“Conscious Contracts”?

Tweets by @Jeena_Cho and @CherylStephens alerted me to this item by J. Kim Wright. The title is Conscious Contracts: Bringing Purpose and Values into Legal Documents. Go ahead and read it; it’s short. I’ll wait.

You’re back? Good.

In her tweet, Cheryl asked me whether there was room in my world for this concept. Well, I find what Kim has to say pretty sensible. It’s a refreshing antidote to the rote contracting that’s on offer all too often, with lawyers trying to make the facts and the parties’ expectations conform to yesterday’s deals and the conventional wisdom.

In fact, pretty much my only reservation is the label she uses. It brings to mind Gwyneth Paltrow’s “conscious uncoupling” announcement. (Go here for Us Weekly’s take!) A lot of people like buzz-words. “Conscious” is one. So is “holistic,” another word that Kim uses. Me, I don’t like buzz-words. Usually they’re the stuff of fashion and not thought. When I hear buzz-words, I start patting my pockets and looking for the exit.

But labels are useful. Hey, I invented the labels “active drafting” and “passive drafting.” (See this extract of my article on represents and warrants for my most complete explication of those concepts.) In using the word “passive,” I’m not invoking inactivity, but instead a stultifying going-though-the-motions. I think that Kim is articulating a similar distinction but for contracts generally, not just drafting. She could just as well have referred “active contracting” and “passive contracting.”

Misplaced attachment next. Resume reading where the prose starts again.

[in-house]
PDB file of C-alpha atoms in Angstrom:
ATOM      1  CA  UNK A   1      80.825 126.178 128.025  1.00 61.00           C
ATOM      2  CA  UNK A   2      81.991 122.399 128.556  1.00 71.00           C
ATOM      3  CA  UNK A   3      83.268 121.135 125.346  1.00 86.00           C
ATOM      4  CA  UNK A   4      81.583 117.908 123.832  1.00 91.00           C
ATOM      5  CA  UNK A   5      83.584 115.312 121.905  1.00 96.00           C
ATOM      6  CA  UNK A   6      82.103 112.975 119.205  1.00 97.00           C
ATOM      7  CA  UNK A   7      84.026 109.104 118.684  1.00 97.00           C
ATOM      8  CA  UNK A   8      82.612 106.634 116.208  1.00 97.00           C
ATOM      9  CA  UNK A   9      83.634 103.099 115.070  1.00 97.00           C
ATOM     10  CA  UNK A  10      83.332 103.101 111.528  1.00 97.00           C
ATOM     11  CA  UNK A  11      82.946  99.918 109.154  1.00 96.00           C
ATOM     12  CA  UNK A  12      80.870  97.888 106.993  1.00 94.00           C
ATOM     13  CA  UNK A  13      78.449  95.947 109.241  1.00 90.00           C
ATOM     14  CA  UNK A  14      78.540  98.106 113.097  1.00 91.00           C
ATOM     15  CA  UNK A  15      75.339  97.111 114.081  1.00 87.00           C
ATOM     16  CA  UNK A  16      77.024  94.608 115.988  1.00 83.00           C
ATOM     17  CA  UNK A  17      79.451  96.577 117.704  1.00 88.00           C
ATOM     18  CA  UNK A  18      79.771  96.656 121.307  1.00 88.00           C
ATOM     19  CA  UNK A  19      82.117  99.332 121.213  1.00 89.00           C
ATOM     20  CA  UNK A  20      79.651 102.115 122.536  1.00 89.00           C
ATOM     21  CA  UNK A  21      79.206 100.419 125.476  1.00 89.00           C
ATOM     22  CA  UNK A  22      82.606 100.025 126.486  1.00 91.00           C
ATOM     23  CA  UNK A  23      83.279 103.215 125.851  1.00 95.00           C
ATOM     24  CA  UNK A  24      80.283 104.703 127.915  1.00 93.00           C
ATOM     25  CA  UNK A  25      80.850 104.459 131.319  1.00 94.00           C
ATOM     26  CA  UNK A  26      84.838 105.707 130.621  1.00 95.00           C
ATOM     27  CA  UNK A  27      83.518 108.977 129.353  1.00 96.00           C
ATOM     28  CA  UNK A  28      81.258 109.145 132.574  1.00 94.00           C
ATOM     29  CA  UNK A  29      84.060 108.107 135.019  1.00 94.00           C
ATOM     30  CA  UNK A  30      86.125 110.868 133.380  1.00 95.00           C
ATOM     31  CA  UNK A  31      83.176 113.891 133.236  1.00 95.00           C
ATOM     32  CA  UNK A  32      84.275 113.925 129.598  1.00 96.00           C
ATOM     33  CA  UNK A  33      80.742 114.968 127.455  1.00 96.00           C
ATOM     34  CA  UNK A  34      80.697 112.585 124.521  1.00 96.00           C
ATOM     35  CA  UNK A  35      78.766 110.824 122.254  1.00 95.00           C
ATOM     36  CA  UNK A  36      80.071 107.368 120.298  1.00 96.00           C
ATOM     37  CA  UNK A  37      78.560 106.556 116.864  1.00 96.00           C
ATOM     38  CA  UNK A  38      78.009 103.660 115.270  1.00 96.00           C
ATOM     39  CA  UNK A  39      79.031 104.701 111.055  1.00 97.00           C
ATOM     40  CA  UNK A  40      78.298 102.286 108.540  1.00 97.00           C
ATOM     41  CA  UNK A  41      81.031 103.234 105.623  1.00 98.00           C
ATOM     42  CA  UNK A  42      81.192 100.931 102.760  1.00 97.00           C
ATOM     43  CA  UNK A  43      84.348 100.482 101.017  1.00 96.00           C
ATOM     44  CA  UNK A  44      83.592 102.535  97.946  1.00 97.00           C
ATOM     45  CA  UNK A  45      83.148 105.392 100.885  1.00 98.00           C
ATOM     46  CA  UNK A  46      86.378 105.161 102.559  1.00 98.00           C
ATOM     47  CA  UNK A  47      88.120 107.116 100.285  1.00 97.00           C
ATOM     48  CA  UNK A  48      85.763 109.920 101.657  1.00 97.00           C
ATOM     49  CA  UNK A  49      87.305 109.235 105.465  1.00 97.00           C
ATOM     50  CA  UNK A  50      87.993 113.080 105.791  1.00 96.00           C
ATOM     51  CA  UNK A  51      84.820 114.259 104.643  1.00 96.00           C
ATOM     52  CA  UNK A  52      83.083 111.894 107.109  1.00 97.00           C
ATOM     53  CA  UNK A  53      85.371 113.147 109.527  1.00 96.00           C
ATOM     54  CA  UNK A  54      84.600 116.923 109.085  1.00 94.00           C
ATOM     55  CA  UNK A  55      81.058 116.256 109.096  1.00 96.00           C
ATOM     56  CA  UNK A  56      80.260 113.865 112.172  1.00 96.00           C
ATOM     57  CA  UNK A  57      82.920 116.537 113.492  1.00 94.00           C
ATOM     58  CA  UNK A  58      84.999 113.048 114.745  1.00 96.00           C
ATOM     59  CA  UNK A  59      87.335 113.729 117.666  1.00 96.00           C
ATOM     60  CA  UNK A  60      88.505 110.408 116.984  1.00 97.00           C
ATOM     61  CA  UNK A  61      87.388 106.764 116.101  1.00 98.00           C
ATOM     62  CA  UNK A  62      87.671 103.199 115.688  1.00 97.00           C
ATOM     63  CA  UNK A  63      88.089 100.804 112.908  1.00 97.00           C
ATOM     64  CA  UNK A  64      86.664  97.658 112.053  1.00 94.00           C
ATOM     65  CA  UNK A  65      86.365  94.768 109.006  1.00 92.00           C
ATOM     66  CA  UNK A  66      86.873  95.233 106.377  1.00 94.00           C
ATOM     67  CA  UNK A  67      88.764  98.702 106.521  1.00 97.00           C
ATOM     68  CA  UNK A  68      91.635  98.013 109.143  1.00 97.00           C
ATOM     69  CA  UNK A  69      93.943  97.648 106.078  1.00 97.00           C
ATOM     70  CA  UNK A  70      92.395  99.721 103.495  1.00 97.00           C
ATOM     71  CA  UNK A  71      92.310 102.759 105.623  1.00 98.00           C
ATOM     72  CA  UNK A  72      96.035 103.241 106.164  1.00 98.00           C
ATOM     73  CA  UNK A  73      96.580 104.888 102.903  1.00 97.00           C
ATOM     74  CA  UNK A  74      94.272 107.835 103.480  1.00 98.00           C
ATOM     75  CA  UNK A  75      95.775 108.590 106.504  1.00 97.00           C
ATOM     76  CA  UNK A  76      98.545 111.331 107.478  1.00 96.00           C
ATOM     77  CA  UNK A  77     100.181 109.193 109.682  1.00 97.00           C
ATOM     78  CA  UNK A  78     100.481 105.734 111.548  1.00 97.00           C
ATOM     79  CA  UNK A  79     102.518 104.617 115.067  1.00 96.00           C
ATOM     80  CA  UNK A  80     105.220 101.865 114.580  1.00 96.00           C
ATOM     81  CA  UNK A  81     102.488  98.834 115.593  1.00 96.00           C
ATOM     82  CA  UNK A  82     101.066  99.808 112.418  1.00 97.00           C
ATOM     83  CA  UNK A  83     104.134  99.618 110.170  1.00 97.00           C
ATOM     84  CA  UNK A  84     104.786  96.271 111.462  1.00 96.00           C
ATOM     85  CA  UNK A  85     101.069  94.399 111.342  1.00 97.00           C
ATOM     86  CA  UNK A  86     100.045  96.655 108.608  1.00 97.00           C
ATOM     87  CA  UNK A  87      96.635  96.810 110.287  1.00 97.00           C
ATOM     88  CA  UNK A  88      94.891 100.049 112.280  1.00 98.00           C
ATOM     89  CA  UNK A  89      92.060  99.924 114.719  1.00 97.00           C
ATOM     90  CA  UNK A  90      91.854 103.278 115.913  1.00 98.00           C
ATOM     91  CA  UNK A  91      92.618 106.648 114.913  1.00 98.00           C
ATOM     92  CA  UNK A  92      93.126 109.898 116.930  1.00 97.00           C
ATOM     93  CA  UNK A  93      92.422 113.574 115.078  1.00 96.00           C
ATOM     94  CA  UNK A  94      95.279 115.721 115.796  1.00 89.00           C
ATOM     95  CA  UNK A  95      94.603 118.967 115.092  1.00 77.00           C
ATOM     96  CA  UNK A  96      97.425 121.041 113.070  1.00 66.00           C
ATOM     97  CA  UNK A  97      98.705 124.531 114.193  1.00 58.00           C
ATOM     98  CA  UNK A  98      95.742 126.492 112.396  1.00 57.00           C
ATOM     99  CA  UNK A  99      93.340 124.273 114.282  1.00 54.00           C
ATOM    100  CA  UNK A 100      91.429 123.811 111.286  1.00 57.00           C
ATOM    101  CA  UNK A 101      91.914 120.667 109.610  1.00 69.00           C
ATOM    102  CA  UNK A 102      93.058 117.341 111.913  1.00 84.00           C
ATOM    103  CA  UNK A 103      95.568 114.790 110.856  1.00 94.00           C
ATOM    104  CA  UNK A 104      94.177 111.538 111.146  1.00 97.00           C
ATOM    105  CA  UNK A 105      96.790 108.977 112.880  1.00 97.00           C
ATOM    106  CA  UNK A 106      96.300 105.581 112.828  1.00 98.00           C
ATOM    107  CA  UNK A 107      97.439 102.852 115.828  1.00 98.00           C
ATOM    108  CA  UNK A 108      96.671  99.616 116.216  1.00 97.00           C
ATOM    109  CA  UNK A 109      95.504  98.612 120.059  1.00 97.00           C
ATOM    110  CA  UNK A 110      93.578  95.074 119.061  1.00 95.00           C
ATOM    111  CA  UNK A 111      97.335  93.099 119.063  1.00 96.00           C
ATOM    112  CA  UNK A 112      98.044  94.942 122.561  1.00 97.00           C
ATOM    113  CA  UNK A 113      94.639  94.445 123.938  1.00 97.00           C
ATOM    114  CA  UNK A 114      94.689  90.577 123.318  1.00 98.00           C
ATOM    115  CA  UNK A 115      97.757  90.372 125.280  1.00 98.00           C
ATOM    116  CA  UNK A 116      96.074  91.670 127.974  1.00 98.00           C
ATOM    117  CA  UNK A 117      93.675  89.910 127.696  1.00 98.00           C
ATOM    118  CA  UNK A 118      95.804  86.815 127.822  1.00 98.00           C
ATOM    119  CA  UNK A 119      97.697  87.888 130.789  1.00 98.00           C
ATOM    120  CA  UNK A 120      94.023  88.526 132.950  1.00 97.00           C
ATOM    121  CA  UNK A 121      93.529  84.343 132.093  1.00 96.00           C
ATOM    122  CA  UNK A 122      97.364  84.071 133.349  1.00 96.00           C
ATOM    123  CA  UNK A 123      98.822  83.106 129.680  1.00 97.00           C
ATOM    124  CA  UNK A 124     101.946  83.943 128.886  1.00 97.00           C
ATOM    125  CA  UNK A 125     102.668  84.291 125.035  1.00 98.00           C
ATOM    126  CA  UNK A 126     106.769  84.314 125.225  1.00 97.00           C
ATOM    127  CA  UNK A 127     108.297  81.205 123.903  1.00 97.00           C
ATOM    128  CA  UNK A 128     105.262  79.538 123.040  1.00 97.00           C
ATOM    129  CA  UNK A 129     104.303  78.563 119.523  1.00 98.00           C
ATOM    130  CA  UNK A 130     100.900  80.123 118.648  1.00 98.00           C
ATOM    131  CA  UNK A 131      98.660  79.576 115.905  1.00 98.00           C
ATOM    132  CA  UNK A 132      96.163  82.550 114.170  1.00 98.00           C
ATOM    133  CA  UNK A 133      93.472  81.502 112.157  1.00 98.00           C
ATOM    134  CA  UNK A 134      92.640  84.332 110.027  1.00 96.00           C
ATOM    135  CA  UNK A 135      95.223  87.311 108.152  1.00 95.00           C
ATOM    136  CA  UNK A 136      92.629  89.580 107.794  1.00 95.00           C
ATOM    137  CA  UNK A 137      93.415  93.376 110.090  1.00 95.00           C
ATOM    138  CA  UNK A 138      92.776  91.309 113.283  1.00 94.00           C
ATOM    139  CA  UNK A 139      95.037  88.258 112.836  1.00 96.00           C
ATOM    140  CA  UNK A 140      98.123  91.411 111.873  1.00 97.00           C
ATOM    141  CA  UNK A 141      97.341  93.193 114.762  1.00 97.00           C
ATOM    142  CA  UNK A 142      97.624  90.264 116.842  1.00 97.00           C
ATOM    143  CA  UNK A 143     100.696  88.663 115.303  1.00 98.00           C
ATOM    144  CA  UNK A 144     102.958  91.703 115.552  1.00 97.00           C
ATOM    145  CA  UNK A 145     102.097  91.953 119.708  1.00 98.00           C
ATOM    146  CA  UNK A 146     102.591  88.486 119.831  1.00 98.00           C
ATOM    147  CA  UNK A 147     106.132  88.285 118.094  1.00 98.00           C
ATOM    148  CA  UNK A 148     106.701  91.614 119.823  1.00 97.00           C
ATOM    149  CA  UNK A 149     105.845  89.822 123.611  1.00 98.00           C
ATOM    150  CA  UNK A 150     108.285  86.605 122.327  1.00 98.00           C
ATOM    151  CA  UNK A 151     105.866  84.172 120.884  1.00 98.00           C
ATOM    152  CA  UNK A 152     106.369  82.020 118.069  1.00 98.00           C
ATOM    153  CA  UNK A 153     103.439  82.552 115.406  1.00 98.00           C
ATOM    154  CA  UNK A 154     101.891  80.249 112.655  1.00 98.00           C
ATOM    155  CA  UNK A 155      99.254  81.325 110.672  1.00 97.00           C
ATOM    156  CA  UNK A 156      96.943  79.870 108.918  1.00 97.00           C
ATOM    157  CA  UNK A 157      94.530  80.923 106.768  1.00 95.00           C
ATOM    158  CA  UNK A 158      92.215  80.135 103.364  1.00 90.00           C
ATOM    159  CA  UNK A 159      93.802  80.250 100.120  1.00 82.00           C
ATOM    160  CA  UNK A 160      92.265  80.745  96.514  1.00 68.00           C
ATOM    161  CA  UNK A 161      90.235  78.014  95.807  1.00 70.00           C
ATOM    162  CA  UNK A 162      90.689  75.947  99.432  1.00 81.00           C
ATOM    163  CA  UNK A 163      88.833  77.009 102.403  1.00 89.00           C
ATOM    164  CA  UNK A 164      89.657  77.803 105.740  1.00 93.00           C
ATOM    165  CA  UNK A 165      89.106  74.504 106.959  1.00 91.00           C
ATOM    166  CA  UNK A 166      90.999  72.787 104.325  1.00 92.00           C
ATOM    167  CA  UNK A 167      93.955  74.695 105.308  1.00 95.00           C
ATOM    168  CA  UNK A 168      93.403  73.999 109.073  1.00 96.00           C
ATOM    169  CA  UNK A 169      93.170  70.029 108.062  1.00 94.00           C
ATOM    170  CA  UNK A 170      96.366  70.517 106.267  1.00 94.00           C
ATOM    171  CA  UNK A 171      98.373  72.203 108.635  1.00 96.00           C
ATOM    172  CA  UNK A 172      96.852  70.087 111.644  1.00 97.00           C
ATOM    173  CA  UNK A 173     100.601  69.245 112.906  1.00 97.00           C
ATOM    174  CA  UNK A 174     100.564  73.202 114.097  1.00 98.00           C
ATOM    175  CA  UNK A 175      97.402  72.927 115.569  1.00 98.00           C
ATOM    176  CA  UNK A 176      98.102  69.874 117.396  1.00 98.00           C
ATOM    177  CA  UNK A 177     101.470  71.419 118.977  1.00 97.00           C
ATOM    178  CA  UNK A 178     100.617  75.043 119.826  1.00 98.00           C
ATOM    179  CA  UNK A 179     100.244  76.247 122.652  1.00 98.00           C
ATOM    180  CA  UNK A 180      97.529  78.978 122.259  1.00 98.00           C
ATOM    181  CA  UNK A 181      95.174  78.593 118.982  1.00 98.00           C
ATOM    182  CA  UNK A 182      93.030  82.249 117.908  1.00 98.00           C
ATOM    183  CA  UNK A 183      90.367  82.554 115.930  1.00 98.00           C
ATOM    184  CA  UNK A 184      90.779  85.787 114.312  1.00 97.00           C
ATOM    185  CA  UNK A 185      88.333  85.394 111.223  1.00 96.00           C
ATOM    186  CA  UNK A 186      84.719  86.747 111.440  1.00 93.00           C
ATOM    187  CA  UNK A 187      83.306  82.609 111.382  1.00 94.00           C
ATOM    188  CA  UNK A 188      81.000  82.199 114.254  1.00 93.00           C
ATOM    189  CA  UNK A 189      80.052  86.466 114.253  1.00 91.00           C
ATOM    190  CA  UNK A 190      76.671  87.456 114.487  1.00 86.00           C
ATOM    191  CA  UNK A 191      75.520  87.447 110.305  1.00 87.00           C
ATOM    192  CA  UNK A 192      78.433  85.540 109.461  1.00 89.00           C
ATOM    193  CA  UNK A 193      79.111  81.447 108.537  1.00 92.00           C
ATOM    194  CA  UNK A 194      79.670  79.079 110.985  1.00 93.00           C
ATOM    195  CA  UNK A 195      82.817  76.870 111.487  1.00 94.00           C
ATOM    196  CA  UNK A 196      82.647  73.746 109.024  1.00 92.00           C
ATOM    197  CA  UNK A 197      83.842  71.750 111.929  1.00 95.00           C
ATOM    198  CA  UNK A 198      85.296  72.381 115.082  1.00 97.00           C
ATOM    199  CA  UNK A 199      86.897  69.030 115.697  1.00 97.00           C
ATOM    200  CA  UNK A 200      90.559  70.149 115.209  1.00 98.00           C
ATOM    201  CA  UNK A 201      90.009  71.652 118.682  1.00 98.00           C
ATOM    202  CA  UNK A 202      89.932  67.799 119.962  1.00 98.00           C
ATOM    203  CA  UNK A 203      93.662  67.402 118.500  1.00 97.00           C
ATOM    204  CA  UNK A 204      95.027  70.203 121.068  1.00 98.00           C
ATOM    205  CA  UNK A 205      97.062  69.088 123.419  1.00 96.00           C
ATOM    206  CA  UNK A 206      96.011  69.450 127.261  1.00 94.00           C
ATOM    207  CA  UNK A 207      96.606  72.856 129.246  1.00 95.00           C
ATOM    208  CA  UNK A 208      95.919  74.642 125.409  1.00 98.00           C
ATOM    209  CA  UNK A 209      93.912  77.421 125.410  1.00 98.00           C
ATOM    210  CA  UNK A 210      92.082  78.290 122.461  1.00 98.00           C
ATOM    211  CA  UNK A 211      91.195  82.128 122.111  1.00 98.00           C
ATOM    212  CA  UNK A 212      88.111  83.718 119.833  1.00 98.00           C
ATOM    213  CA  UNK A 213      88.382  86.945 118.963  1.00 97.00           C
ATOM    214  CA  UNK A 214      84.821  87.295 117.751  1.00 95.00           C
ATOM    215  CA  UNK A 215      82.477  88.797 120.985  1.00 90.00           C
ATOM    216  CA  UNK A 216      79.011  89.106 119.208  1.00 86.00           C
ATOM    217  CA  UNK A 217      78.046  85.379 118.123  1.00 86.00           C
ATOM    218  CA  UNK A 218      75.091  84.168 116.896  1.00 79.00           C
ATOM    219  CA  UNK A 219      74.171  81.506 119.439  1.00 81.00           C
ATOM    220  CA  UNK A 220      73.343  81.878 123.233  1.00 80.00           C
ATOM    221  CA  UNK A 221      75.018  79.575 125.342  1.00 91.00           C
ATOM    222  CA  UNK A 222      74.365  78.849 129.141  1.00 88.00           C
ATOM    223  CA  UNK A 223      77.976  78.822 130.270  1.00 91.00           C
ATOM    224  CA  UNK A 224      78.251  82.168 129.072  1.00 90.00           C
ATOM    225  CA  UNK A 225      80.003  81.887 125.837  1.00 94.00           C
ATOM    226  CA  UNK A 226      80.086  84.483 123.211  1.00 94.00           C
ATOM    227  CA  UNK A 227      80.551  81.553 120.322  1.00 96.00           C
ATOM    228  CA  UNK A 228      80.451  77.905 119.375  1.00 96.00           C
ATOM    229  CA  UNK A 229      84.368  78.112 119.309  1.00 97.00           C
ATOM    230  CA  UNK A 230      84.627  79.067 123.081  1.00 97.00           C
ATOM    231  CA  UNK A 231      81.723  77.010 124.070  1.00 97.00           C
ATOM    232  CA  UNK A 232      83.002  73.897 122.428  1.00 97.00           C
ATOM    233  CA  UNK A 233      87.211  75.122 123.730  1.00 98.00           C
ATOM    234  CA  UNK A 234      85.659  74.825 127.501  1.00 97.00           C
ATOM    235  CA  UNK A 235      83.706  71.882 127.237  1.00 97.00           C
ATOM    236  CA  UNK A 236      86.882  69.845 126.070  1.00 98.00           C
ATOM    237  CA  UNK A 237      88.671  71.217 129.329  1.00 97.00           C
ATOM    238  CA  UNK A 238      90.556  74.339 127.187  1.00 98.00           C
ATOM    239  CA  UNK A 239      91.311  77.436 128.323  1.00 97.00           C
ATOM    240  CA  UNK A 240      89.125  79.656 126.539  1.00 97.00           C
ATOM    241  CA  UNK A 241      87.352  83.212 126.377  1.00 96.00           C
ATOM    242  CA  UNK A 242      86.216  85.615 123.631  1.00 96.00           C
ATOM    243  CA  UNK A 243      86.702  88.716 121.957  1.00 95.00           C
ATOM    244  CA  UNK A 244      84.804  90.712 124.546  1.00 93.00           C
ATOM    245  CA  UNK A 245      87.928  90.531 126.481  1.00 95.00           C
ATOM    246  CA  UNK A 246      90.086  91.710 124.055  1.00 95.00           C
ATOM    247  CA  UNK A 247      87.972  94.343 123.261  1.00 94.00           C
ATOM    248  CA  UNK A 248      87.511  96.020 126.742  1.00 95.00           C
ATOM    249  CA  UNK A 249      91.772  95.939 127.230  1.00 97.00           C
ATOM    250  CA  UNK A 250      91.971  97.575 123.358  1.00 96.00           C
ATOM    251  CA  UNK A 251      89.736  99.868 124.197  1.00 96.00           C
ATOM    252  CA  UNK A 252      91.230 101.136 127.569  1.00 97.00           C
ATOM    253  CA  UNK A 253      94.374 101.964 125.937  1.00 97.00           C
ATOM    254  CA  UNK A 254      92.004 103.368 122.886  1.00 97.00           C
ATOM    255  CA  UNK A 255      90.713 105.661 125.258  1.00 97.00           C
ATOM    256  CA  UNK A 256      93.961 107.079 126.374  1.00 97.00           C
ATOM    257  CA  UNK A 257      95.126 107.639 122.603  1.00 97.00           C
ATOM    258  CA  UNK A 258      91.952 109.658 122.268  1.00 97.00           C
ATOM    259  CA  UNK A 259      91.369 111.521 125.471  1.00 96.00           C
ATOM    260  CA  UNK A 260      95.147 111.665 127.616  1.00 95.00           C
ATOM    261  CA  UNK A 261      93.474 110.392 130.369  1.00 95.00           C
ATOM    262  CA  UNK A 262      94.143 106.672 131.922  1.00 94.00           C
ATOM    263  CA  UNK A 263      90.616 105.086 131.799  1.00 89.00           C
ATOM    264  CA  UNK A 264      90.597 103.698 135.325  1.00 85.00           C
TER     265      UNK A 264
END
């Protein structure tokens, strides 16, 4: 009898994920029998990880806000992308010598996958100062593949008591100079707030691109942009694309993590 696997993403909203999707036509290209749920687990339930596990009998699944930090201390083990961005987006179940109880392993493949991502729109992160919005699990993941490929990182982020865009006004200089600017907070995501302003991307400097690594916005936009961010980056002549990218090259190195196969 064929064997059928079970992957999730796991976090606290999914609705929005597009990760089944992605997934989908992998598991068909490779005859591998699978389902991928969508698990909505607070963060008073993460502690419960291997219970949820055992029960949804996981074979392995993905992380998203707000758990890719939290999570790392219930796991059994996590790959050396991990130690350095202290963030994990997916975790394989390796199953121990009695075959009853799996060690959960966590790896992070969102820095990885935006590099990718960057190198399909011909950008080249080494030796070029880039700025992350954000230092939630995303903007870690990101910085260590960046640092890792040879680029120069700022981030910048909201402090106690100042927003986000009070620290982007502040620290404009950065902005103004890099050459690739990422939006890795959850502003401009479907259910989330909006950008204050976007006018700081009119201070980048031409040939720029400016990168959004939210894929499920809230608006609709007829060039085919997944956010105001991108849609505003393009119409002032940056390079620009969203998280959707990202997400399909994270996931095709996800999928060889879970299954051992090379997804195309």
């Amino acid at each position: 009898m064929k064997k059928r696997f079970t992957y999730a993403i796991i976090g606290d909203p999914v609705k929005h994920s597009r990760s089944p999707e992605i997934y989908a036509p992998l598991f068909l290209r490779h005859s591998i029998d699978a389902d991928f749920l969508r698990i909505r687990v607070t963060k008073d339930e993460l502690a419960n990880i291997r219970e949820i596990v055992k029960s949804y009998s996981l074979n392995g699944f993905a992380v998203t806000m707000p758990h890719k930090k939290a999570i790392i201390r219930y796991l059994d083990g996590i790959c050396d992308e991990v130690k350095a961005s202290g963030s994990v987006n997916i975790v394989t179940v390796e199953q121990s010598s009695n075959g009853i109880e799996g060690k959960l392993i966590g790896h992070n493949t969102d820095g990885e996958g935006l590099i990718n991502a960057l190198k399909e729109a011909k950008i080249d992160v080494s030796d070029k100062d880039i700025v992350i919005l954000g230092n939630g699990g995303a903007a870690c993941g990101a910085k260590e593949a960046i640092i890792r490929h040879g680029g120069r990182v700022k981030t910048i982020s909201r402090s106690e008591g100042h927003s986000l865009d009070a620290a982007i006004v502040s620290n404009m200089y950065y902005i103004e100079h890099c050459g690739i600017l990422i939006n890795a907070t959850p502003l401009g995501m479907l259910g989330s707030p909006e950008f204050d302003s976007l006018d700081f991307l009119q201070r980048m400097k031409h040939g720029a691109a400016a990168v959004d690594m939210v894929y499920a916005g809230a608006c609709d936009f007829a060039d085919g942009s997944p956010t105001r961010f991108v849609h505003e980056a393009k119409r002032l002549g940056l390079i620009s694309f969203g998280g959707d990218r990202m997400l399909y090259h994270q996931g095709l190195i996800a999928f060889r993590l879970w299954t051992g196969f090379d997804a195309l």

But being skeptical of buzz-words shouldn’t blind one to the basic merit of what Kim has to say.

About the author

Ken Adams is the leading authority on how to say clearly whatever you want to say in a contract. He’s author of A Manual of Style for Contract Drafting, and he offers online and in-person training around the world. He’s also chief content officer of LegalSifter, Inc., a company that combines artificial intelligence and expertise to assist with review of contracts.